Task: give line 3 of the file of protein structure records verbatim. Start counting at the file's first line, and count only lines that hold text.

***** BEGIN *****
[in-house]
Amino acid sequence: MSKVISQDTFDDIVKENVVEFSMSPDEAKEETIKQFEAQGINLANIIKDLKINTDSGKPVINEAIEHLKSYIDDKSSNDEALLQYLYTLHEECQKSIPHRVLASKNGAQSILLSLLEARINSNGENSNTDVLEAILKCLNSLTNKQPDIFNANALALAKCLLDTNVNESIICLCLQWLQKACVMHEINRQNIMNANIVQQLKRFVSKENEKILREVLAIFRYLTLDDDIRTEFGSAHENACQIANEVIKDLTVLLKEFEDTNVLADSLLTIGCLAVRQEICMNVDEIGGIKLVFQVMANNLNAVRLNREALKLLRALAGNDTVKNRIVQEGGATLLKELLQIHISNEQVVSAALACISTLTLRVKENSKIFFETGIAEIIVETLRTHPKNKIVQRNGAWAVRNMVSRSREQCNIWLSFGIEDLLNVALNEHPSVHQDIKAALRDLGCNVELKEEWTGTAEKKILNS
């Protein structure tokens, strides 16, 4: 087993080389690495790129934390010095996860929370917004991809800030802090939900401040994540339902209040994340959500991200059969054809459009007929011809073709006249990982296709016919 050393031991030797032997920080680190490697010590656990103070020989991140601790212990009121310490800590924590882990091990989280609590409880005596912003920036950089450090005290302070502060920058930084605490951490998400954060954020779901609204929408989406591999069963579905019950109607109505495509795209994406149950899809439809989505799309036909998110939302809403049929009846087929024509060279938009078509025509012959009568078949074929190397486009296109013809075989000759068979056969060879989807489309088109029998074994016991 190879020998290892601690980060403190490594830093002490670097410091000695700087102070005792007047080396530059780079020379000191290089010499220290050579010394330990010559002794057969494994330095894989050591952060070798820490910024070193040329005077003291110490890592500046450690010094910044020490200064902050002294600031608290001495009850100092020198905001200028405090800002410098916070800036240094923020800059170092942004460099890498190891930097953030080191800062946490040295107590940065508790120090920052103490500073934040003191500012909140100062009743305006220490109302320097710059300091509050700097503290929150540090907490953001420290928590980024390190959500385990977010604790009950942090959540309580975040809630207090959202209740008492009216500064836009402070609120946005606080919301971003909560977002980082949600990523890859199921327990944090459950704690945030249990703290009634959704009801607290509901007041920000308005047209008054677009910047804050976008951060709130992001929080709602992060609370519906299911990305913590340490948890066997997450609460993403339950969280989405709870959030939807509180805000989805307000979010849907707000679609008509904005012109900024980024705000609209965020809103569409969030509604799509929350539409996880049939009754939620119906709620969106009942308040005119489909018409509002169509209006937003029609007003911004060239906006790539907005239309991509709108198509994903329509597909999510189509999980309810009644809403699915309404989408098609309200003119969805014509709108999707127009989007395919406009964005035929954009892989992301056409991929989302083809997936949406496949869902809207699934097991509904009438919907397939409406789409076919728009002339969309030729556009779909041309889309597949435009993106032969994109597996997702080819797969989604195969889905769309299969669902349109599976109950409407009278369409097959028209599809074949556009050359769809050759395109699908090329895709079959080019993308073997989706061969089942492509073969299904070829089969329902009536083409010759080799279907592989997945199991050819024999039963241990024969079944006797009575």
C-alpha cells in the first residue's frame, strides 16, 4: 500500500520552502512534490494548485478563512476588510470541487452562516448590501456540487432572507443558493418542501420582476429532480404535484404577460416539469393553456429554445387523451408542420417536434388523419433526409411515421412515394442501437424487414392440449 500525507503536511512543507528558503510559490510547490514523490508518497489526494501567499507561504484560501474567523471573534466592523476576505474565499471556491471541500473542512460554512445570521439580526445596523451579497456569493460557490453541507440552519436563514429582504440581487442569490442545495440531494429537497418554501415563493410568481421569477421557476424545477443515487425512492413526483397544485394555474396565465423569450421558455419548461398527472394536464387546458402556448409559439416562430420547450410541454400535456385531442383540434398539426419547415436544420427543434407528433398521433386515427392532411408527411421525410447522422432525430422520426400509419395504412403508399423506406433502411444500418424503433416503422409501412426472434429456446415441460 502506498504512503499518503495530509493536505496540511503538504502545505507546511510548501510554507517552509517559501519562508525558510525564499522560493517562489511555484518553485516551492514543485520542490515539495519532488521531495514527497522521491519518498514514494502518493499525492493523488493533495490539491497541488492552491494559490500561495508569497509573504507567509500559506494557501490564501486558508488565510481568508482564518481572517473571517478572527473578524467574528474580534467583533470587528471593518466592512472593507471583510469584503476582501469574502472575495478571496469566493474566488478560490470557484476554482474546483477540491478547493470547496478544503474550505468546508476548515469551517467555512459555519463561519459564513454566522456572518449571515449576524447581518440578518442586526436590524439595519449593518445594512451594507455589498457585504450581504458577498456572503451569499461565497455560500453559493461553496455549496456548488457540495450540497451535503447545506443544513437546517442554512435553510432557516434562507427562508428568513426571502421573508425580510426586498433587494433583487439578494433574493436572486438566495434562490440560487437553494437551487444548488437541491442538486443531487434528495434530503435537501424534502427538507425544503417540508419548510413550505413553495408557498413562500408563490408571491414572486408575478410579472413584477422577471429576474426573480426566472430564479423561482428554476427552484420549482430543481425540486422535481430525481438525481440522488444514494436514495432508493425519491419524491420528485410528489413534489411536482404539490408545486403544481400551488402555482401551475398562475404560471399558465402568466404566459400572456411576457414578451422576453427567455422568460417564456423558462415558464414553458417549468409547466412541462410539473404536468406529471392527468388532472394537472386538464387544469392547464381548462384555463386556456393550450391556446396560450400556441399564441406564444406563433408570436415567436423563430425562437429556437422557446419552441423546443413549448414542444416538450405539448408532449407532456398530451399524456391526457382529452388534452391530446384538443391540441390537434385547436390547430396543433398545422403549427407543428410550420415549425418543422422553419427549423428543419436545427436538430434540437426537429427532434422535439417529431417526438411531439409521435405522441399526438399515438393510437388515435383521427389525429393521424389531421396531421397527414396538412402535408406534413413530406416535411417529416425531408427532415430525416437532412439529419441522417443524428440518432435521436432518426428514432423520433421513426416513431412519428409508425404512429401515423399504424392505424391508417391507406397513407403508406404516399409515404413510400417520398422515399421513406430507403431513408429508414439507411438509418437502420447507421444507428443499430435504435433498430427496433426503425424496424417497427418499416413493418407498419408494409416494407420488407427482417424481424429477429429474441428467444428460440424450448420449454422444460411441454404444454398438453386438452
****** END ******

């Protein structure tokens, strides 16, 4: 087993080389690495790129934390010095996860929370917004991809800030802090939900401040994540339902209040994340959500991200059969054809459009007929011809073709006249990982296709016919 050393031991030797032997920080680190490697010590656990103070020989991140601790212990009121310490800590924590882990091990989280609590409880005596912003920036950089450090005290302070502060920058930084605490951490998400954060954020779901609204929408989406591999069963579905019950109607109505495509795209994406149950899809439809989505799309036909998110939302809403049929009846087929024509060279938009078509025509012959009568078949074929190397486009296109013809075989000759068979056969060879989807489309088109029998074994016991 190879020998290892601690980060403190490594830093002490670097410091000695700087102070005792007047080396530059780079020379000191290089010499220290050579010394330990010559002794057969494994330095894989050591952060070798820490910024070193040329005077003291110490890592500046450690010094910044020490200064902050002294600031608290001495009850100092020198905001200028405090800002410098916070800036240094923020800059170092942004460099890498190891930097953030080191800062946490040295107590940065508790120090920052103490500073934040003191500012909140100062009743305006220490109302320097710059300091509050700097503290929150540090907490953001420290928590980024390190959500385990977010604790009950942090959540309580975040809630207090959202209740008492009216500064836009402070609120946005606080919301971003909560977002980082949600990523890859199921327990944090459950704690945030249990703290009634959704009801607290509901007041920000308005047209008054677009910047804050976008951060709130992001929080709602992060609370519906299911990305913590340490948890066997997450609460993403339950969280989405709870959030939807509180805000989805307000979010849907707000679609008509904005012109900024980024705000609209965020809103569409969030509604799509929350539409996880049939009754939620119906709620969106009942308040005119489909018409509002169509209006937003029609007003911004060239906006790539907005239309991509709108198509994903329509597909999510189509999980309810009644809403699915309404989408098609309200003119969805014509709108999707127009989007395919406009964005035929954009892989992301056409991929989302083809997936949406496949869902809207699934097991509904009438919907397939409406789409076919728009002339969309030729556009779909041309889309597949435009993106032969994109597996997702080819797969989604195969889905769309299969669902349109599976109950409407009278369409097959028209599809074949556009050359769809050759395109699908090329895709079959080019993308073997989706061969089942492509073969299904070829089969329902009536083409010759080799279907592989997945199991050819024999039963241990024969079944006797009575």